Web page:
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Santa Claus delivered Geoff Sanderson's present about 36 hours ahead of schedule this year, and it couldn't have come at a better time.

The Buffalo Sabres' winger scored his first goal -- a game-winner, no less -- in almost two months Thursday night. It pushed the Sabres to a 2-1 win over the Colorado Avalanche before 18,690 in Marine Midland Arena.

After scoring four goals in his first 10 games, Sanderson had been blanked since an Oct. 29 contest against the Florida Panthers. Nineteen games without a goal is tough for anyone, but it's been particularly difficult for someone who once had 40 goals in a season in the National Hockey League.

"It's been a tough stretch. Goals have been hard to come by," he said. "All you can do is do your best and stay positive. Otherwise, you'll just bury yourself deeper."

Brian Holzinger added, "That should be a good boost for him. A lot of guys on this team have been having trouble scoring goals. I hope this gets him going and get him on the scoreboard. . . . Not only is it (the scoring slump) mystifying to him, but it's mystifying to a lot of us. He's a guy who works hard in practice and in the game. It's nice to see a guy like that get a goal."

Sanderson's goal capped Buffalo's only offensive flurry of the game, as the team scored two goals in a span of 2:20 late in the second period. Miroslav Satan one-timed a shot from close range to break a scoreless tie. Then Sanderson made a dandy tip of a shot from the point from Rhett Warrener, as he knocked the puck in a small space between Avalanche goalie Patrick Roy and the near goal post.

"That felt good," Sanderson said. "The odd-man rushes weren't there. I just sort of planted myself around the net, maybe get a rebound or a deflection like I did."

Until Buffalo "erupted" for two goals, the Sabres seemed content to play good defense and wait for an offensive opportunity. It wasn't a particularly entertaining game for the spectators, but it was as fine an example of team defense as the Sabres have had this season.

"They had about two scoring chances against us in the first two periods, by our count," Buffalo coach Lindy Ruff said. "That's two strong games in a row. We knew we'd have to play a smart game tonight. It was going to have to be a patient game at times. . . . We knew they had two strong lines we couldn't give a lot of chances to. I thought we ground the game out. It wasn't an easy game to play."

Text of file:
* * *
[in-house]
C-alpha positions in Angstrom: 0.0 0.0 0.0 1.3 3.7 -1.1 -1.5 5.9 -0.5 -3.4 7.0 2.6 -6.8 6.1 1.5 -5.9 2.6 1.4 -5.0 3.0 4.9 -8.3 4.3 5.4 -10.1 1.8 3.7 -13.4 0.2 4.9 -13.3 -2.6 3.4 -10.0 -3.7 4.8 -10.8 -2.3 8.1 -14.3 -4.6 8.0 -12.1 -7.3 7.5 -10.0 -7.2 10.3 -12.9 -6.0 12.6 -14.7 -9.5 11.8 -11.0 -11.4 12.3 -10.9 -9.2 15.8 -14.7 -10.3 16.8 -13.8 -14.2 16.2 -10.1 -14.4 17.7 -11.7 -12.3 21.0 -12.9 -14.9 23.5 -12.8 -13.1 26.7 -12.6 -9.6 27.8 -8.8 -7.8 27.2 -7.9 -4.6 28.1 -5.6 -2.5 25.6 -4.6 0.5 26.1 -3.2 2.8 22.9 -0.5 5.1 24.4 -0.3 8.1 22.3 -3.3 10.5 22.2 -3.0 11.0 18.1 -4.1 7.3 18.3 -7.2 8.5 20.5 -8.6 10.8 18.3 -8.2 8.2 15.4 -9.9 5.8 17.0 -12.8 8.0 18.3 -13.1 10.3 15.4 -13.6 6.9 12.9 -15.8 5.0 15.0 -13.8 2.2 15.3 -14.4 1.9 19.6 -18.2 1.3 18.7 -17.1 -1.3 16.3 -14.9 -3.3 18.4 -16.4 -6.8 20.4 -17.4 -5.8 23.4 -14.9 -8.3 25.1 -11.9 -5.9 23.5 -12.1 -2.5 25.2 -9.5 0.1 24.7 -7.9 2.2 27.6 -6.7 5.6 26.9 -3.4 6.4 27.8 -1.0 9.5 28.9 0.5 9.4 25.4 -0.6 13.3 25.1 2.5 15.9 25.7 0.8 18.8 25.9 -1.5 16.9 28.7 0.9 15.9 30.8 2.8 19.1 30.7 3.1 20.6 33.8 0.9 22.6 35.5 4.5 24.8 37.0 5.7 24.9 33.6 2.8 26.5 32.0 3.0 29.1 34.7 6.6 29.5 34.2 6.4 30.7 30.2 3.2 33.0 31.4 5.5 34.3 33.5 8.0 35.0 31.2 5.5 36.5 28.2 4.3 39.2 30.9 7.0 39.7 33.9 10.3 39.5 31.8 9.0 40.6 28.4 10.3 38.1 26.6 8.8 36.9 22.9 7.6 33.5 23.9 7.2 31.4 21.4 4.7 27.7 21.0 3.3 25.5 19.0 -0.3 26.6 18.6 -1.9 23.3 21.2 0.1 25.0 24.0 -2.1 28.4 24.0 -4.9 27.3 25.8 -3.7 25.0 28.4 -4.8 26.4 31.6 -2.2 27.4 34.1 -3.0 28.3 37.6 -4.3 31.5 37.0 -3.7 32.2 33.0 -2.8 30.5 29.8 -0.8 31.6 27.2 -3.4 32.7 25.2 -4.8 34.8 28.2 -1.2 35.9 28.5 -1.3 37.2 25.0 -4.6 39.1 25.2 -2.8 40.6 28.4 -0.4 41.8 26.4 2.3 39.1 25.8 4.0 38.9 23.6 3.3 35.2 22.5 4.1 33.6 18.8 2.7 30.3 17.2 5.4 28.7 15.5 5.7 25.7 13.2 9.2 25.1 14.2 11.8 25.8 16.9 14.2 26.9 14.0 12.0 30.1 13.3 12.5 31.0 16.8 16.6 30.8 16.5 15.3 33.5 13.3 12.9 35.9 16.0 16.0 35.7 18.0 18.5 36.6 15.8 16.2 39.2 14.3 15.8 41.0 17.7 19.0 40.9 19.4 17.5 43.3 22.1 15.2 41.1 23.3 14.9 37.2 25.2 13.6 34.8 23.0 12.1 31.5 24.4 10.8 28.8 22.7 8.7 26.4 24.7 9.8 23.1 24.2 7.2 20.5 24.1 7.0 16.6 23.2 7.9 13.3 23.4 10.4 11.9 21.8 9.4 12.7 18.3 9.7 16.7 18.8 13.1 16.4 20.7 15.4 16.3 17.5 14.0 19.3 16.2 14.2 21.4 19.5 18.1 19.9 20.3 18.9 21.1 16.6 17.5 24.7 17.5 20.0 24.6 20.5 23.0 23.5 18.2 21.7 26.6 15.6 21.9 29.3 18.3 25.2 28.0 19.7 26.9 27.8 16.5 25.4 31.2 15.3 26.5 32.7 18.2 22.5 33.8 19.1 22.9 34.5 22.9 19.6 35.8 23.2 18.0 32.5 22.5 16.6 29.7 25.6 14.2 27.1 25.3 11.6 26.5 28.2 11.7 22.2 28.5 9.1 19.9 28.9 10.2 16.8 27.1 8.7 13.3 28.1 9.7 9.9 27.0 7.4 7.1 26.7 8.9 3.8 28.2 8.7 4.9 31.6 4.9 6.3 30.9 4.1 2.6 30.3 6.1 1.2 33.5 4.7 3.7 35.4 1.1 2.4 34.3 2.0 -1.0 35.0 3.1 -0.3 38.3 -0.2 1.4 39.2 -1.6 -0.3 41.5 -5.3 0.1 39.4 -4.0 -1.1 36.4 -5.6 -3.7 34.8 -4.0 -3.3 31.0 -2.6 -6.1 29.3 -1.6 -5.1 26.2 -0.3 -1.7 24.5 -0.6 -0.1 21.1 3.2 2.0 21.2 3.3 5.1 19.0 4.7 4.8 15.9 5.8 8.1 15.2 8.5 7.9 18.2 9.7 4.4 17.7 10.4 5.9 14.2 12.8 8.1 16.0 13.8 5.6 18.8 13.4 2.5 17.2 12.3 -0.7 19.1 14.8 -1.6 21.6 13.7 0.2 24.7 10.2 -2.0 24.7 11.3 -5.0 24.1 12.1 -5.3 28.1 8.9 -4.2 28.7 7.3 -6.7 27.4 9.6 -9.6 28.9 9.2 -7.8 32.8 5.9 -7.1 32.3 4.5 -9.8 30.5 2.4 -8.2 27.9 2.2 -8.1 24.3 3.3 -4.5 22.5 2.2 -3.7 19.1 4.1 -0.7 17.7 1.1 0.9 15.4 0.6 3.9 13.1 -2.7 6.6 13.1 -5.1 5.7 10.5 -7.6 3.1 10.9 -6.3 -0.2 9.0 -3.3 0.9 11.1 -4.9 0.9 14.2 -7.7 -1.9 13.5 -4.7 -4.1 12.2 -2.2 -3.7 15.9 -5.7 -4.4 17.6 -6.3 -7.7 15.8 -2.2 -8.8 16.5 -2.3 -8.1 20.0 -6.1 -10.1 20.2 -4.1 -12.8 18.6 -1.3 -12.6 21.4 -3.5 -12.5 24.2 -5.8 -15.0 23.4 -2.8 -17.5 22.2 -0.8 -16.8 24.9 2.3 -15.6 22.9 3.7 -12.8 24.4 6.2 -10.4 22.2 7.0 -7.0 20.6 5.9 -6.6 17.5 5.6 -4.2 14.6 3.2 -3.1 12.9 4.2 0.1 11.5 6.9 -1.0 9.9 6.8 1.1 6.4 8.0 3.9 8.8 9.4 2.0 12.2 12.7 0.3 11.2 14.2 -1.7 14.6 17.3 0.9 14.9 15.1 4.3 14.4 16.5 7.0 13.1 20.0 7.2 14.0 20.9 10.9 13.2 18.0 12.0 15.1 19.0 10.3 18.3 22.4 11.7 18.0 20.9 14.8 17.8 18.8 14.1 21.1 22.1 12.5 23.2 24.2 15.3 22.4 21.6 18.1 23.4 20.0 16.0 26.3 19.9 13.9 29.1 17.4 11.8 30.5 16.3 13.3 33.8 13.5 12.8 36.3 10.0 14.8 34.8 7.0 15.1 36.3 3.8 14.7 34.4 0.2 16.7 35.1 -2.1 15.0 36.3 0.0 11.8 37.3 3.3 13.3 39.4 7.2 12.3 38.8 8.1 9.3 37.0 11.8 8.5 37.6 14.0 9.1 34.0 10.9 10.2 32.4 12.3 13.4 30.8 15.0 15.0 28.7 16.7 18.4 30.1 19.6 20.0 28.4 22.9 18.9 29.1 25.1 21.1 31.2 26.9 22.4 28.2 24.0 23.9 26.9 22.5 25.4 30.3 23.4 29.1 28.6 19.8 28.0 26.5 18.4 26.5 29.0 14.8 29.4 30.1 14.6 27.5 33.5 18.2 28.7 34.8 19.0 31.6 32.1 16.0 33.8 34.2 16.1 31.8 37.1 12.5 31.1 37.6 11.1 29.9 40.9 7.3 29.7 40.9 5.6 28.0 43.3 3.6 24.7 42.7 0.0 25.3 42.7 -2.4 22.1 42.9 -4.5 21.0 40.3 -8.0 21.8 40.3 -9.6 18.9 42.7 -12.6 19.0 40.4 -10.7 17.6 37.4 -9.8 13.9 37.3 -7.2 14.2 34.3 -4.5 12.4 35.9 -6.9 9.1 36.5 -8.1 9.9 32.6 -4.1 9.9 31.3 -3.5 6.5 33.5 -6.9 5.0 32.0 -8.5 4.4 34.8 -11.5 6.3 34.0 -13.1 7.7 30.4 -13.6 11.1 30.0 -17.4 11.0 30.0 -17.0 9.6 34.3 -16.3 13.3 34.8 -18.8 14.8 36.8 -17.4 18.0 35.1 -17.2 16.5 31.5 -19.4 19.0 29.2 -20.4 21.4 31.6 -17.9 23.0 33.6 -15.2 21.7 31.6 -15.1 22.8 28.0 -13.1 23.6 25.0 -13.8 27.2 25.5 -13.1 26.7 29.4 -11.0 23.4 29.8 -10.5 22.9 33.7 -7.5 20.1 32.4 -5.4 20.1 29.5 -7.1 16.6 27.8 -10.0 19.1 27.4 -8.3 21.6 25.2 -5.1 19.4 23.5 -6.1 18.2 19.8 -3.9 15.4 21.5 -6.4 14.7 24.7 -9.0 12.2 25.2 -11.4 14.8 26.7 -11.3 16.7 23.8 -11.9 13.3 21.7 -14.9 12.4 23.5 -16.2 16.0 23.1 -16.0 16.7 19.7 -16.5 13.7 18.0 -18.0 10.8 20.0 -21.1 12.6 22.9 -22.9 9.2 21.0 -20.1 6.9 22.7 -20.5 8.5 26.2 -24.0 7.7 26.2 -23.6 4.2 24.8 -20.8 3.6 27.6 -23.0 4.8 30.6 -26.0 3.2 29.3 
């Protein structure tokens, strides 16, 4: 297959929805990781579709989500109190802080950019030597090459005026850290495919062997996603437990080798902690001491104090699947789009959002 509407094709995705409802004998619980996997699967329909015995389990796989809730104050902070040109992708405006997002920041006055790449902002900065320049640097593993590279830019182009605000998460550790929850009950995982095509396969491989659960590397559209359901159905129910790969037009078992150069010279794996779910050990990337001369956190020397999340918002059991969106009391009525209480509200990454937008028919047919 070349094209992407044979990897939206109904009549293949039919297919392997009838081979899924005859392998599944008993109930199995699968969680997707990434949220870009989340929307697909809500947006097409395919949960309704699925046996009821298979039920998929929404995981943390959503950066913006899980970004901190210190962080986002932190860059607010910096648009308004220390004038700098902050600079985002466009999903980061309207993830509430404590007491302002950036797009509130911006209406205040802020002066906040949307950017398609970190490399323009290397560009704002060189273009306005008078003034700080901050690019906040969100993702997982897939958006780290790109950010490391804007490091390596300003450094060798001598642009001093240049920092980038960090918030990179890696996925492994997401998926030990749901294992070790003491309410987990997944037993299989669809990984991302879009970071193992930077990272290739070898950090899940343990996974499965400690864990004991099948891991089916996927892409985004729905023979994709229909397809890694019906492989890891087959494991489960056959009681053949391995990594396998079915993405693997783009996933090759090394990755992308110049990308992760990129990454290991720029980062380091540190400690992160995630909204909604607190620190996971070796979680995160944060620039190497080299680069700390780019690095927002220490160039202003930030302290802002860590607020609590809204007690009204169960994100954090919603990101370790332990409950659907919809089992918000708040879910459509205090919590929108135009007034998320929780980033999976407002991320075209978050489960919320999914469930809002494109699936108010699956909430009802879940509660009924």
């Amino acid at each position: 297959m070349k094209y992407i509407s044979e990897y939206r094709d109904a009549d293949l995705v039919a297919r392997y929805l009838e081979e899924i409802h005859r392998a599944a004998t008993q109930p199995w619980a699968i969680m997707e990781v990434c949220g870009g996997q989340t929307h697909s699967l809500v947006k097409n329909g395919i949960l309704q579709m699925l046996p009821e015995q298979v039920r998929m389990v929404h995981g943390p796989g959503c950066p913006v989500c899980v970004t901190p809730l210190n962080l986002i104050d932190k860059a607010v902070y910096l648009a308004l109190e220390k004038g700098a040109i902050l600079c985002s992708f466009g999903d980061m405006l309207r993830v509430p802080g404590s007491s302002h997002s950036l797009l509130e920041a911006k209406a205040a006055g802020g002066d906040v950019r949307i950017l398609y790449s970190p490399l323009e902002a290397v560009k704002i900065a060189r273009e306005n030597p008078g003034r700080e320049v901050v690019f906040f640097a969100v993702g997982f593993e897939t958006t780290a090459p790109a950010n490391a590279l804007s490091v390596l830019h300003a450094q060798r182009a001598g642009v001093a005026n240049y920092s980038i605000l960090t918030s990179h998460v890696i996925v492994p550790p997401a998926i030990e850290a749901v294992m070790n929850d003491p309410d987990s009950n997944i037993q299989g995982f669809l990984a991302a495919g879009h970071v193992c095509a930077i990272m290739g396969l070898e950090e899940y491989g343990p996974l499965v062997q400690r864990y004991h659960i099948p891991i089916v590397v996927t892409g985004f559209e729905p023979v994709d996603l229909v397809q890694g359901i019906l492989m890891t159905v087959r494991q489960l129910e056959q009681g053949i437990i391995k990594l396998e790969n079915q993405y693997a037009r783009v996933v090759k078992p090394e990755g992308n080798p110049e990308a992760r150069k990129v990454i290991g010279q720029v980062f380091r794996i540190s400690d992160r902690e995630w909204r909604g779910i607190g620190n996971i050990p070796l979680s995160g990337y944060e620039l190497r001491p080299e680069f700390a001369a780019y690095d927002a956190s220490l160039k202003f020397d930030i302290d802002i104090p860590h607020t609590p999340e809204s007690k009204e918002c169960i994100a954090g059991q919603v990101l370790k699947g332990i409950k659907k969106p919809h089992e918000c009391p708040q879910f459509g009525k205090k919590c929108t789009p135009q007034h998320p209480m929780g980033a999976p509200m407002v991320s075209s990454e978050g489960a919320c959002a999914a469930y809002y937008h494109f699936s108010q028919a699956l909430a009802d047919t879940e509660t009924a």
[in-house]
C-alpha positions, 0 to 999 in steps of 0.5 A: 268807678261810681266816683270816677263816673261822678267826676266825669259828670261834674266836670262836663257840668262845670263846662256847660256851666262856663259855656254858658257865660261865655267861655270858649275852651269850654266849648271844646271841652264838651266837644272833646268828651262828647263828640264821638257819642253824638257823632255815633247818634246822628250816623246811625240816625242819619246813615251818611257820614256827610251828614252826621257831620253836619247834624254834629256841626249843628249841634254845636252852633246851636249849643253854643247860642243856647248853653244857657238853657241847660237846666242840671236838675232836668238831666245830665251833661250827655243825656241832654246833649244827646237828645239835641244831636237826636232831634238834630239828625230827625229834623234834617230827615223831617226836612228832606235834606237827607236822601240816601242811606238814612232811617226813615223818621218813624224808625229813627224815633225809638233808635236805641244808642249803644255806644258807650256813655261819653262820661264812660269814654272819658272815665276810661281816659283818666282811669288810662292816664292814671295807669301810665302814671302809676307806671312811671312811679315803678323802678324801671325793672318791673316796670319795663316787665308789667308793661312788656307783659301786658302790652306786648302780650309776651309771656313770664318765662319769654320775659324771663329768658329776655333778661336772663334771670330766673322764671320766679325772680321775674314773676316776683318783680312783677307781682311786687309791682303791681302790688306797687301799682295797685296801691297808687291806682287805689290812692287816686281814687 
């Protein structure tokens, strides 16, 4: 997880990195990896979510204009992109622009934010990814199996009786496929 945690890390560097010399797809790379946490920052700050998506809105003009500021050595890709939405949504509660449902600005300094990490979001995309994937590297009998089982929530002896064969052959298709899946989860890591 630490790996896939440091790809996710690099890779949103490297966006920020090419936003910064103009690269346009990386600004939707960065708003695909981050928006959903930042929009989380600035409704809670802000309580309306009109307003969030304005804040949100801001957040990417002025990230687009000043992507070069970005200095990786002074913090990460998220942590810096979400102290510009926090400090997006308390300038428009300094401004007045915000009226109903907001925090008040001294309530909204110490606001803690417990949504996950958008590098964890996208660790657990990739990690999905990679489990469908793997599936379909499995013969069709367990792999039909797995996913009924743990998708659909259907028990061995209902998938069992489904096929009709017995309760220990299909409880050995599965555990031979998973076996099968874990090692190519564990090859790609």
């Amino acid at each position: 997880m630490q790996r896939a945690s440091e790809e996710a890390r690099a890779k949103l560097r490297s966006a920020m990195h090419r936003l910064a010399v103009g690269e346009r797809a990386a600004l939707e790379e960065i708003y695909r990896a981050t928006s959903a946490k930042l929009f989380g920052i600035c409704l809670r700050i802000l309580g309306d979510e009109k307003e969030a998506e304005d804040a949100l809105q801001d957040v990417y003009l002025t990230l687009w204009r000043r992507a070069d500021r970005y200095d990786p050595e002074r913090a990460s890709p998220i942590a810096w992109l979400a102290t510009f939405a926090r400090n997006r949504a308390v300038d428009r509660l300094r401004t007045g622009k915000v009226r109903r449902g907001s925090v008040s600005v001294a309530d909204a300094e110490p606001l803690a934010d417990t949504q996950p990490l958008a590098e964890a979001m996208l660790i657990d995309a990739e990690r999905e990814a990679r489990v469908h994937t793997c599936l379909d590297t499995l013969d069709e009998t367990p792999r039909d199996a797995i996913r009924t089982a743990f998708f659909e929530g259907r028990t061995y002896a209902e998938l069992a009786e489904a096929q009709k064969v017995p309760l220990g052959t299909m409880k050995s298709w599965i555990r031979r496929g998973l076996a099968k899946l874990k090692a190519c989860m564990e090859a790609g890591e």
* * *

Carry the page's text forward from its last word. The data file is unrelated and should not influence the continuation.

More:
Good team defense made for a relatively easy night for goalie Martin Biron, who faced just 23 shots in the game -- 12 in the first two periods.

"You can never say that facing only a small number of shots is good. Sometimes pucks find a way to go in," Biron said. "That's where experience comes in. You have to prevent that puck from going in. You could see how Patrick (Roy) was getting out of the net and playing the puck a lot because he wanted to keep himself in the game, and it was a little bit like that for me. I was trying to get myself focused."

Colorado turned up the offense a bit in the third period, relatively speaking. Adam Deadmarsh scored with 11:37 left in the game to narrow the margin to 2-1 and make the finish more dramatic.

"You know they are going to change their gameplan and take more chances," Sanderson said. "It's not necessarily us sitting back. It's them. They tried to create havoc in our defensive zone. They really put the full-court press on us.

"This is a big confidence booster for us. That Colorado team can score five or six goals against you. We knew we had to play our best defensively, and we did that for the most part."

The win extended Buffalo's current unbeaten streak to three games (2-0-1), and moved it back to the .500 mark at 15-15-5. The team will have two days off for the Christmas holiday before practicing Sunday and playing the Devils in New Jersey on Monday.

"Now we can sit back for the next couple of days, enjoy life, enjoy our families, and then come back with a fresh mind and a fresh body," Sanderson said. "And I'll be starting on a streak. It's not one goal in 20 games for me, it's one in one."

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